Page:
In one sense, yes.  When we pray, “Your kingdom come,” we know that the rule of God both includes and transcends the particular goods we have in mind.  We hope for God’s universal rule to come. 
            That isn’t the whole story though.  In very many cases (I do not say every case), hope consists partly in actions.  Andrew T. Brei and his fellow environmentalists prize hope because it often sustains people in the pursuit of difficult goals.  Our climate change crisis demands radical change, they say, and it seems very unlikely—given social, economic, and political realities—that the human race will change its behavior fast enough.  The environmentalists think we must encourage hope so that we can sustain ourselves in a desperately hard struggle.
            But it is impossible for a single person to act toward all the goods implied in shalom.  No one person can feed the hungry, heal the sick, build communities, educate children, oppose aggressors, celebrate beauty, restore damaged ecosystems, reconcile enemies, and so on ad infinitum.  Necessarily, we focus our actions on some particular goods. 
            It’s not just that we are limited in our ability to act.  As finite creatures, we can’t thoroughly imagine the kingdom.  At times we may catch glimpses of the goodness God plans for us—in some spectacular beauty, in the wonder of worship, in the joy that comes when broken relationships are restored.  The New Testament says that the presence of God’s Spirit in our lives is a “down payment” or “first installment” of the glory of the kingdom.  Nurtured by such experiences, we hope for something greater than what we can comprehend or imagine.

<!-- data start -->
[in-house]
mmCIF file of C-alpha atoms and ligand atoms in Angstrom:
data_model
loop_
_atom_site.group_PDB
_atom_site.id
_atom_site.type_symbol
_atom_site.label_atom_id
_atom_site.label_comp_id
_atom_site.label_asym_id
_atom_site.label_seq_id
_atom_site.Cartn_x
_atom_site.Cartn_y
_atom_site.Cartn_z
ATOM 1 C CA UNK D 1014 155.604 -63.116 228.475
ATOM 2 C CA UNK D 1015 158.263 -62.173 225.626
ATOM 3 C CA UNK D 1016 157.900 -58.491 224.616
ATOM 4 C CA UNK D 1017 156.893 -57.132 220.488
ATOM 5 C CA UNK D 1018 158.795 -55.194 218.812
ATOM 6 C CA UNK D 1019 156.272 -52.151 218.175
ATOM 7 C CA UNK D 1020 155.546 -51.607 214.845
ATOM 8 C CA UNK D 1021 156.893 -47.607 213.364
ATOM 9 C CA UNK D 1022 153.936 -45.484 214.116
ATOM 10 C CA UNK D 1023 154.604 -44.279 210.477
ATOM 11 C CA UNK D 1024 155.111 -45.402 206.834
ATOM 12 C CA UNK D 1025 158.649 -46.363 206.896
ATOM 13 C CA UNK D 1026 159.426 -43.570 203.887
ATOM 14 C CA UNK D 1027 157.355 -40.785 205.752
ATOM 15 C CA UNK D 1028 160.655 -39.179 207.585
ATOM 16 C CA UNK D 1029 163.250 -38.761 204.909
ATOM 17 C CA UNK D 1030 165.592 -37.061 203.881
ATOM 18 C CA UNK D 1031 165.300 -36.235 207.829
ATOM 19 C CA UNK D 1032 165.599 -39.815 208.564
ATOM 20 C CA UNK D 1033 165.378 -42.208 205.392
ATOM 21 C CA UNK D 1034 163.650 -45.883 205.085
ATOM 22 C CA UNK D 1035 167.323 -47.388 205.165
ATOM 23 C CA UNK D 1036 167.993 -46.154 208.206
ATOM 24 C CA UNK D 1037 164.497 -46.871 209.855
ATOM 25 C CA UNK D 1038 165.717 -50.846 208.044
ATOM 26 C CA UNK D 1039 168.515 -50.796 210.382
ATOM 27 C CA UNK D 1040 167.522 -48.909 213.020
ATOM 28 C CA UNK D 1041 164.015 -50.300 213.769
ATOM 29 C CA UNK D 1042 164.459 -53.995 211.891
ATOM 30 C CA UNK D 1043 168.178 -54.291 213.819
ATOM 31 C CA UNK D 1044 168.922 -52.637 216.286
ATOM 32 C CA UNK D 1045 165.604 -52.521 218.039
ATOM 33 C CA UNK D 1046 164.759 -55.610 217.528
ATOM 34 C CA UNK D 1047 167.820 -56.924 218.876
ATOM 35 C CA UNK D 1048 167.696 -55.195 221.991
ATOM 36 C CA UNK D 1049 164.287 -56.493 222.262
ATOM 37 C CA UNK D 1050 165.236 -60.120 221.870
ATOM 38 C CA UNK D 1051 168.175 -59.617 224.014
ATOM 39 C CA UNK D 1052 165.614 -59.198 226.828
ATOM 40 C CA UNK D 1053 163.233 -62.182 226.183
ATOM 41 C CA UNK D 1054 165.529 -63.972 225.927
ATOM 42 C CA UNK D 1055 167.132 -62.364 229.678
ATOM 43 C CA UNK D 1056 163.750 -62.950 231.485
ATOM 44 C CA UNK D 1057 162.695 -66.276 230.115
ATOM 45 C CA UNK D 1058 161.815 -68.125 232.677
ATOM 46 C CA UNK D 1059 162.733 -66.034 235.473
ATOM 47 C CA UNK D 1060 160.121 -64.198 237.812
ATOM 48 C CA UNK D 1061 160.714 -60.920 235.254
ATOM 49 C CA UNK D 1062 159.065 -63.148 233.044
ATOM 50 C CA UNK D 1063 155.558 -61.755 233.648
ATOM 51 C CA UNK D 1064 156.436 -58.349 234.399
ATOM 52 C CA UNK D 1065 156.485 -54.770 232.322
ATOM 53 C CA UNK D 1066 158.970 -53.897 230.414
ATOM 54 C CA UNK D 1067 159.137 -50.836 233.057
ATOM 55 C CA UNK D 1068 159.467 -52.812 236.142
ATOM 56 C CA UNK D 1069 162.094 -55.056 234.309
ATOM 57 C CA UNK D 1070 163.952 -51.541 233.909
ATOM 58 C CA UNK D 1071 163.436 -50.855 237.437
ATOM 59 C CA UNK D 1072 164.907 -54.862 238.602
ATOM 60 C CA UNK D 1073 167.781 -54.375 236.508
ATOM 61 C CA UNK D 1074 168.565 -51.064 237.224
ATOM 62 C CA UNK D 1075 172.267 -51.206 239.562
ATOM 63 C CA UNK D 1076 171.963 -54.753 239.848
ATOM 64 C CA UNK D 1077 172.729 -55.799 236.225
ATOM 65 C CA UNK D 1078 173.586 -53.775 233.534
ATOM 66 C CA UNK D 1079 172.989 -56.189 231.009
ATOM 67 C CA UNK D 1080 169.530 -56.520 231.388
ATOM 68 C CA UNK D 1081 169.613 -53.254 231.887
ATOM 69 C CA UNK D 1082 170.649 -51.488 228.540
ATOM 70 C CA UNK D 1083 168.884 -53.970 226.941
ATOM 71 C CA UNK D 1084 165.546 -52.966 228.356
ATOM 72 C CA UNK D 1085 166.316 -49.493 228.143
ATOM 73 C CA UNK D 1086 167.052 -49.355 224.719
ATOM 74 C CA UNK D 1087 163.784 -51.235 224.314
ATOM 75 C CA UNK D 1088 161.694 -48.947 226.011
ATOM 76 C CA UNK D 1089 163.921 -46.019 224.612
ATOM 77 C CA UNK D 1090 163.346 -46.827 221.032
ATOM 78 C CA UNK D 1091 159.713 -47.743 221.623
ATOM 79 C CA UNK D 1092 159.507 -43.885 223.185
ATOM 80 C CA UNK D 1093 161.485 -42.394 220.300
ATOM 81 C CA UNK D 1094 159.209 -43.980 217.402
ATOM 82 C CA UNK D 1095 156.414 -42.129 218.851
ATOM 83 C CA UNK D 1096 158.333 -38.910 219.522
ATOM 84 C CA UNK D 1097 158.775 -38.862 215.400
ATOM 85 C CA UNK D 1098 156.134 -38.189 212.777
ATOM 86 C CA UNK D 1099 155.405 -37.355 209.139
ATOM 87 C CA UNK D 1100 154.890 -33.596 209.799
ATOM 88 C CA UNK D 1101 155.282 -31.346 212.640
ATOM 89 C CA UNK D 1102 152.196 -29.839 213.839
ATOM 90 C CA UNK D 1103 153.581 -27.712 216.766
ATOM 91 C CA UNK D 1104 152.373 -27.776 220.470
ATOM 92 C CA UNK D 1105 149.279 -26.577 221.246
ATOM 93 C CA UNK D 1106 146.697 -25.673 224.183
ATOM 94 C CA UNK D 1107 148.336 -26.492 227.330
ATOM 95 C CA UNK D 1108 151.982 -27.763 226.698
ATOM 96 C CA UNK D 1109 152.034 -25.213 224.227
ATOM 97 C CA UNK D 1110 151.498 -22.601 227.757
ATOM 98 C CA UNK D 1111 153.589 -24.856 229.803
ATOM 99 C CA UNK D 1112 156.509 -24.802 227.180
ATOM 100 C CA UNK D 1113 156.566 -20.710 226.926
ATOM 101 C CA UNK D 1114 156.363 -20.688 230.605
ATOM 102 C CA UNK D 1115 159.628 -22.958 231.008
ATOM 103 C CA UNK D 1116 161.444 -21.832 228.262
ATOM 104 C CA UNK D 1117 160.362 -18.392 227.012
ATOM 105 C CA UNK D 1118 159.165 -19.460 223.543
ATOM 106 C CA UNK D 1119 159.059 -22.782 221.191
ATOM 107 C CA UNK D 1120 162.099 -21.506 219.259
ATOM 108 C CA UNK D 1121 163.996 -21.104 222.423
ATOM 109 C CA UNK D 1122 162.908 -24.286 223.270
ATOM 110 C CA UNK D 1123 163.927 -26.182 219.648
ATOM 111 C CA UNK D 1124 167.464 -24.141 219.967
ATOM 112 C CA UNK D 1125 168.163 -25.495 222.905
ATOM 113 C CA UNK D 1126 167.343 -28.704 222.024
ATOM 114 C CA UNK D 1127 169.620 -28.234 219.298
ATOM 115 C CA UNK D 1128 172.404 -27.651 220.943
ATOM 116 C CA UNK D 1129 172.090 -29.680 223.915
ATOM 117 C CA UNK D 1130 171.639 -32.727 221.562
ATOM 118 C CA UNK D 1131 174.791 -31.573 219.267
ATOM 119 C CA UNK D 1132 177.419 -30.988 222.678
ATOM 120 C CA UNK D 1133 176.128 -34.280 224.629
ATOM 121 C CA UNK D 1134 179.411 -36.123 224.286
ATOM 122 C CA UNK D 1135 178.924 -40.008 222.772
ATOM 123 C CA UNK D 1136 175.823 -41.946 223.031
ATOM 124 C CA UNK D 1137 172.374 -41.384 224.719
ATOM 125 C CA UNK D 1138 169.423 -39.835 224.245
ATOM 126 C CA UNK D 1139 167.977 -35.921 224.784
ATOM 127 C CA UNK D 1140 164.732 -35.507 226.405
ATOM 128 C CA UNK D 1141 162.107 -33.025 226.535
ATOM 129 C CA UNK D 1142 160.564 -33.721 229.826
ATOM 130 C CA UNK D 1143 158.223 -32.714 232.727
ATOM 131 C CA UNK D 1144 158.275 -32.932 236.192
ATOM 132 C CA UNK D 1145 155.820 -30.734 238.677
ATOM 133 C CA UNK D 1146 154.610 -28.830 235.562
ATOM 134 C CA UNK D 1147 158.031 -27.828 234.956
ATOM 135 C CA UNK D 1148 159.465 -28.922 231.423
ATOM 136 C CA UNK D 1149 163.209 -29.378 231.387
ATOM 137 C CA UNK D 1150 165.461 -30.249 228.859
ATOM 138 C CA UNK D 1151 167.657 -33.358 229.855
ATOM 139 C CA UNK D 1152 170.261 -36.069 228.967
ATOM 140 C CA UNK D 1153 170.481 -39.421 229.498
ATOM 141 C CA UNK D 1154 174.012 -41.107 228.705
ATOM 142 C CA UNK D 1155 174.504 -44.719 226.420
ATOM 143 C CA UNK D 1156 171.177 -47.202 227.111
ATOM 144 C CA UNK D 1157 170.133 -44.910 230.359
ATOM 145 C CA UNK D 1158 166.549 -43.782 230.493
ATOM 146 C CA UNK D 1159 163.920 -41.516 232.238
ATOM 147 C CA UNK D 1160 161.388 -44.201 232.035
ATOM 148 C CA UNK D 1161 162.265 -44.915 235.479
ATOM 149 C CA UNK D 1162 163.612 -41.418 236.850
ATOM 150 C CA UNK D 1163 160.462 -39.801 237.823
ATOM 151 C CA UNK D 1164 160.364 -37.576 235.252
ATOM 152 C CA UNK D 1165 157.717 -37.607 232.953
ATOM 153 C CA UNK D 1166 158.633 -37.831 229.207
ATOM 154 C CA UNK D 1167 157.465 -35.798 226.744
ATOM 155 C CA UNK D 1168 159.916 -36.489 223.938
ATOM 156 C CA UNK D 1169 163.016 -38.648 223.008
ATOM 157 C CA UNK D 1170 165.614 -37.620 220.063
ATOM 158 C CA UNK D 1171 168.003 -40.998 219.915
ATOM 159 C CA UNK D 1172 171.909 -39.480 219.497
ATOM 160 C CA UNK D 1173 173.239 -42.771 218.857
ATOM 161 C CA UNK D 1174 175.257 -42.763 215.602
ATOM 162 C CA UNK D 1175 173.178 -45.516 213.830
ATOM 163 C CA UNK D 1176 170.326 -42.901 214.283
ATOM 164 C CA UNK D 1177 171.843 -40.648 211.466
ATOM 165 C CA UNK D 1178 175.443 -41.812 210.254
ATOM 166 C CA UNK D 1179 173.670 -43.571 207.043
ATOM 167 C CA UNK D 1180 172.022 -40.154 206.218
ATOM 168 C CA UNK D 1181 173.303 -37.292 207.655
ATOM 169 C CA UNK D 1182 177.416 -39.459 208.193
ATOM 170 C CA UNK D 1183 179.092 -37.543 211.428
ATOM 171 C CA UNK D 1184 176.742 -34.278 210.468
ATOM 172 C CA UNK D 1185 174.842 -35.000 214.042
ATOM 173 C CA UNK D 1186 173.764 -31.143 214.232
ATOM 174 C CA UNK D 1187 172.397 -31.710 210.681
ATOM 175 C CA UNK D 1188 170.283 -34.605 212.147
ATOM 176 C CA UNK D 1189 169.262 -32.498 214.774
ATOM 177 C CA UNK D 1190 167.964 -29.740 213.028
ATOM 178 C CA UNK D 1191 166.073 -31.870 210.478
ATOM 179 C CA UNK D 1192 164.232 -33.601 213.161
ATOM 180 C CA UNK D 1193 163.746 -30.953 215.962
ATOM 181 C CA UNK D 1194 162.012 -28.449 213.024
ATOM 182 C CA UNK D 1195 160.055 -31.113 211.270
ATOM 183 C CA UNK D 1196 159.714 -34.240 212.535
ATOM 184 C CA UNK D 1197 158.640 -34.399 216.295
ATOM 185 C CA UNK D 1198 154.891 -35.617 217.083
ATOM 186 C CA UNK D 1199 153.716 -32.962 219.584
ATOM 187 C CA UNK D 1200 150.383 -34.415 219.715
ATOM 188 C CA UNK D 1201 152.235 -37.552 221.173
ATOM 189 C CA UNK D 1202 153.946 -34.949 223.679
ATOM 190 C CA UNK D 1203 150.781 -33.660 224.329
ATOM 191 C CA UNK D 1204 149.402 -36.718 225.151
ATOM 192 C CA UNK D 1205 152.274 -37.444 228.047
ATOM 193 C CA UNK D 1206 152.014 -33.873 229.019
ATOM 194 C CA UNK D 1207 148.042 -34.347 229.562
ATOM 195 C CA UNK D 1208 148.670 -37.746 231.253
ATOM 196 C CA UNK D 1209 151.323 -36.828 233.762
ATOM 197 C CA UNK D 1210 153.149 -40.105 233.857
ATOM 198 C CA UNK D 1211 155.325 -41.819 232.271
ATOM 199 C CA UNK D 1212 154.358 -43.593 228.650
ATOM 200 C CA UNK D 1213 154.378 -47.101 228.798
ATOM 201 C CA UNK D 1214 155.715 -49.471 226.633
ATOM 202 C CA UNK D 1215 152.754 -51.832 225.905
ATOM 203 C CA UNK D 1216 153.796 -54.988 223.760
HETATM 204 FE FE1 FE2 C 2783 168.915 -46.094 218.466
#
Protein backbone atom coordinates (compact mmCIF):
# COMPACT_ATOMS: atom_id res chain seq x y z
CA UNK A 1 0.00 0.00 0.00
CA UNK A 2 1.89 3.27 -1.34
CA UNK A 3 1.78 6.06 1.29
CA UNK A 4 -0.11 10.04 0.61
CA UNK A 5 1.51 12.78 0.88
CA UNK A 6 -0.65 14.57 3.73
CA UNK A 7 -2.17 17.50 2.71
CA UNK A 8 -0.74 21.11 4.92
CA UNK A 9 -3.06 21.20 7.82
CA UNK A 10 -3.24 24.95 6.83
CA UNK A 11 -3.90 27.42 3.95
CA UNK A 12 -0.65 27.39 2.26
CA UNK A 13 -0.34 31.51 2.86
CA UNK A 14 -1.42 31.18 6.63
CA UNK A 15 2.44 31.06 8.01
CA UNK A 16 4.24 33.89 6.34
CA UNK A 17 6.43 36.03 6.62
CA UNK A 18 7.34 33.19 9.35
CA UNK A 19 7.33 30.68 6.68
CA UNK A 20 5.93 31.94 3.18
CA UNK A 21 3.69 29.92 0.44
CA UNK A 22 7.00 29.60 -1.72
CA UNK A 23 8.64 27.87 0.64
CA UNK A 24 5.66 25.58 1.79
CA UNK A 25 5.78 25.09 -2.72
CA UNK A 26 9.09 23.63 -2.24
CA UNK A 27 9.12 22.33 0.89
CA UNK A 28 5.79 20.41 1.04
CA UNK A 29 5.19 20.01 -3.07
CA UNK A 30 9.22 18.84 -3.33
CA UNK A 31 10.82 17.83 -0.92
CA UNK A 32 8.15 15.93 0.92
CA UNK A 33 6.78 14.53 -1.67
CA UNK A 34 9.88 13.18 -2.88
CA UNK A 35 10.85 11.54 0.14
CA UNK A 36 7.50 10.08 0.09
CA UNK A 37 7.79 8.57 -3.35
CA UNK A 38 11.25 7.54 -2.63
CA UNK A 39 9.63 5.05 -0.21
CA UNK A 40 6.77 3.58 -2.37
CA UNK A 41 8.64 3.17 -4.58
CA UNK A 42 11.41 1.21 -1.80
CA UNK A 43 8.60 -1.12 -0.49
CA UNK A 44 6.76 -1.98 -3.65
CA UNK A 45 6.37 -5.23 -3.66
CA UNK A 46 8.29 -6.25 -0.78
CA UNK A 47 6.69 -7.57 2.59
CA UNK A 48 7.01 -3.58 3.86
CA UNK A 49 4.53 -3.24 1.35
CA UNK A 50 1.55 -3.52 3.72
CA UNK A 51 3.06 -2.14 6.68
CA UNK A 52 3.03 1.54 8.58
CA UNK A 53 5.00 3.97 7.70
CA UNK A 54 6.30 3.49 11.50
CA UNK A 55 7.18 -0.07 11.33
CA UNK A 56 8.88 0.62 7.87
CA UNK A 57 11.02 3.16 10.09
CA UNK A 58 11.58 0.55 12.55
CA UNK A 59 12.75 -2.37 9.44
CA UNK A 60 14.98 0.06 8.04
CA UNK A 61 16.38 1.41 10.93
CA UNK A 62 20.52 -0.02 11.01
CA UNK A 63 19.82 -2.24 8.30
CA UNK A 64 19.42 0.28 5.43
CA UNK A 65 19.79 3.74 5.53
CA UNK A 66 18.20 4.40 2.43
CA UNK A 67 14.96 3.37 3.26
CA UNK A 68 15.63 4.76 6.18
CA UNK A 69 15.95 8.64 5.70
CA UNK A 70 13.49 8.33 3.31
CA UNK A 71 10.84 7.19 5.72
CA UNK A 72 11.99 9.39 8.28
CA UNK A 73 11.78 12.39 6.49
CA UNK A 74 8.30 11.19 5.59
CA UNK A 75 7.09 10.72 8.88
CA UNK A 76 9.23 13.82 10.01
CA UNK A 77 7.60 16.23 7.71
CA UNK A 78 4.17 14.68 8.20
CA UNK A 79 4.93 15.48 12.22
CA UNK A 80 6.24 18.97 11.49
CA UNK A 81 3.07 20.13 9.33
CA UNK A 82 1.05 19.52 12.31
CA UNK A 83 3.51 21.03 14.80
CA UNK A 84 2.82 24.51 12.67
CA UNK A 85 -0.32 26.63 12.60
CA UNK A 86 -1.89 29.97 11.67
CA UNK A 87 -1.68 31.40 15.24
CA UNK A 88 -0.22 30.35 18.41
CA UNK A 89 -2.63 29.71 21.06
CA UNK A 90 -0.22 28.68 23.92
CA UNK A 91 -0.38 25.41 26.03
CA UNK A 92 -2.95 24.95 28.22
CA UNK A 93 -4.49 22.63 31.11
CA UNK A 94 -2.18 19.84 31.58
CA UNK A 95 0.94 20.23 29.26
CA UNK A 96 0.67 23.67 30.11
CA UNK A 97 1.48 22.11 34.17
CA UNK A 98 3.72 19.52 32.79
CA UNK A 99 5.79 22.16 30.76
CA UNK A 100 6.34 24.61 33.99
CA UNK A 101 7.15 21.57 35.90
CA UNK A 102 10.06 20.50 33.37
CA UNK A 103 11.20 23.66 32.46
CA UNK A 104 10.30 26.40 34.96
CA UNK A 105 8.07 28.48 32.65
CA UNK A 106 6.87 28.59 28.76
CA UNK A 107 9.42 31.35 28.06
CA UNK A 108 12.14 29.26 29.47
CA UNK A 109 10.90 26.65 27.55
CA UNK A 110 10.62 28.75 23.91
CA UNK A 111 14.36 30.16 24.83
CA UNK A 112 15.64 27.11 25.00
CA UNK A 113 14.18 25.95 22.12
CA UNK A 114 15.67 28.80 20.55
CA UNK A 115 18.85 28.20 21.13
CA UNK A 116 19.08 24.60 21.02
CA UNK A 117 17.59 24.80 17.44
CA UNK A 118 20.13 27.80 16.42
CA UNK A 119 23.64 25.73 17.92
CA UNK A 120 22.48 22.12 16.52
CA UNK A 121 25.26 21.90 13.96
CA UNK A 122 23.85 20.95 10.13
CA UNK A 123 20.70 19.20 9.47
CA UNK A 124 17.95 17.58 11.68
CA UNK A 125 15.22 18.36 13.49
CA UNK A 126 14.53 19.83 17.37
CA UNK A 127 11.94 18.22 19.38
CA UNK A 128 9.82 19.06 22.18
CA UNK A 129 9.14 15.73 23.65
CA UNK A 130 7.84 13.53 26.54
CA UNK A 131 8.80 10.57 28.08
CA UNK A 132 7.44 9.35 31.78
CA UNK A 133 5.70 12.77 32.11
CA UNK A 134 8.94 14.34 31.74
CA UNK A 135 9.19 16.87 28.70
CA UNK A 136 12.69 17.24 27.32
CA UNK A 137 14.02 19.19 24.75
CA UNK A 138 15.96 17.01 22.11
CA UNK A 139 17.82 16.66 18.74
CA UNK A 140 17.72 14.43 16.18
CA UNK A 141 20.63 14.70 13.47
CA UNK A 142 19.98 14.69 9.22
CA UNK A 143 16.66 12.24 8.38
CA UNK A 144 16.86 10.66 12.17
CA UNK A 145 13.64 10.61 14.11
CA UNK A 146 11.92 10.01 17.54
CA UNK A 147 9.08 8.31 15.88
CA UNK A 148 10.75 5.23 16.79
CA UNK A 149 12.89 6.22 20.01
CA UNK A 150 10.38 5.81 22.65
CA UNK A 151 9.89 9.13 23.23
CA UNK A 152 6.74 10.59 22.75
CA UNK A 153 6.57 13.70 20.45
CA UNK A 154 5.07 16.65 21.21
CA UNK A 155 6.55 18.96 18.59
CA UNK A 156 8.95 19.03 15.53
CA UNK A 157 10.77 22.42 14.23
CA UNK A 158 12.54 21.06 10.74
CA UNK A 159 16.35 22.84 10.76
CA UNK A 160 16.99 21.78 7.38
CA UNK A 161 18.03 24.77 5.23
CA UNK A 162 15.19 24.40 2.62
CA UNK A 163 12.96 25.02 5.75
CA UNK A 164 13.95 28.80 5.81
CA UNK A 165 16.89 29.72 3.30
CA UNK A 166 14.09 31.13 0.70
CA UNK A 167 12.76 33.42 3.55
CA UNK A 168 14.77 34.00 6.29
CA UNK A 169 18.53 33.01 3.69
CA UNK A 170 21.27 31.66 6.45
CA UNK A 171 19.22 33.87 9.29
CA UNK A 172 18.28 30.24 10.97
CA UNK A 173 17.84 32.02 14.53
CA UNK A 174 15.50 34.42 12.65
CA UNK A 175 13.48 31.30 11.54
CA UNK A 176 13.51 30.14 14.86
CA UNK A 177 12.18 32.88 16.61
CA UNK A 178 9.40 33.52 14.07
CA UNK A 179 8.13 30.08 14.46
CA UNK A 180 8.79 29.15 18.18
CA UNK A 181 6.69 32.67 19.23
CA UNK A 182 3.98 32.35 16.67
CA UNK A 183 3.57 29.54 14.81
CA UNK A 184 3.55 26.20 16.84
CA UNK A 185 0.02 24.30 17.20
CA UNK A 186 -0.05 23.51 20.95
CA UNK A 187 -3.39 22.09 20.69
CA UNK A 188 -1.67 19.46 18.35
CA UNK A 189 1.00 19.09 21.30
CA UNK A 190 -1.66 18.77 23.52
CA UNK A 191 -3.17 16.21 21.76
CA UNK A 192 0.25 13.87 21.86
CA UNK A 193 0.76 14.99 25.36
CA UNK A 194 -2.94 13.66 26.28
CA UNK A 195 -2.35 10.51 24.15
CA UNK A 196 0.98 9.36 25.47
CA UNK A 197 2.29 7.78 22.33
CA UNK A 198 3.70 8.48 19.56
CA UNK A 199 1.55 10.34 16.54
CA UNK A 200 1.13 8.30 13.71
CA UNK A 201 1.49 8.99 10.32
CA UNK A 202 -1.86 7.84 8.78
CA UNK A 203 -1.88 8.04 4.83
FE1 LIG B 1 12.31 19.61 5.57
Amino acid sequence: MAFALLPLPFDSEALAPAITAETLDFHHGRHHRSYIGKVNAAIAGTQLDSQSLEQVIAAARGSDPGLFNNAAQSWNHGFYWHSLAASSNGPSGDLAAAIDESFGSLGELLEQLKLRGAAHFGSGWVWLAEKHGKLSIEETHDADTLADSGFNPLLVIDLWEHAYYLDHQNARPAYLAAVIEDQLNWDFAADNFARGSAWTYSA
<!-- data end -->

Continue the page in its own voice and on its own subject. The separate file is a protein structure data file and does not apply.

There is a sense, then, since we can neither act toward nor imagine God’s kingdom in its fullness, that the kingdom of God surpasses our hope.  Nevertheless, we can act and imagine in accord with our hope.
            An example: I hope that the civil war in Syria will end, and I hope that the refugees from that war will find new homes.  It seems that I can do very little to bring peace to Syria.  I cannot help tens of thousands of refugees.  I haven’t the ability and resources to effectively help even one refugee.  And even if I could do these things, achieving peace in Syria is a small part of shalom.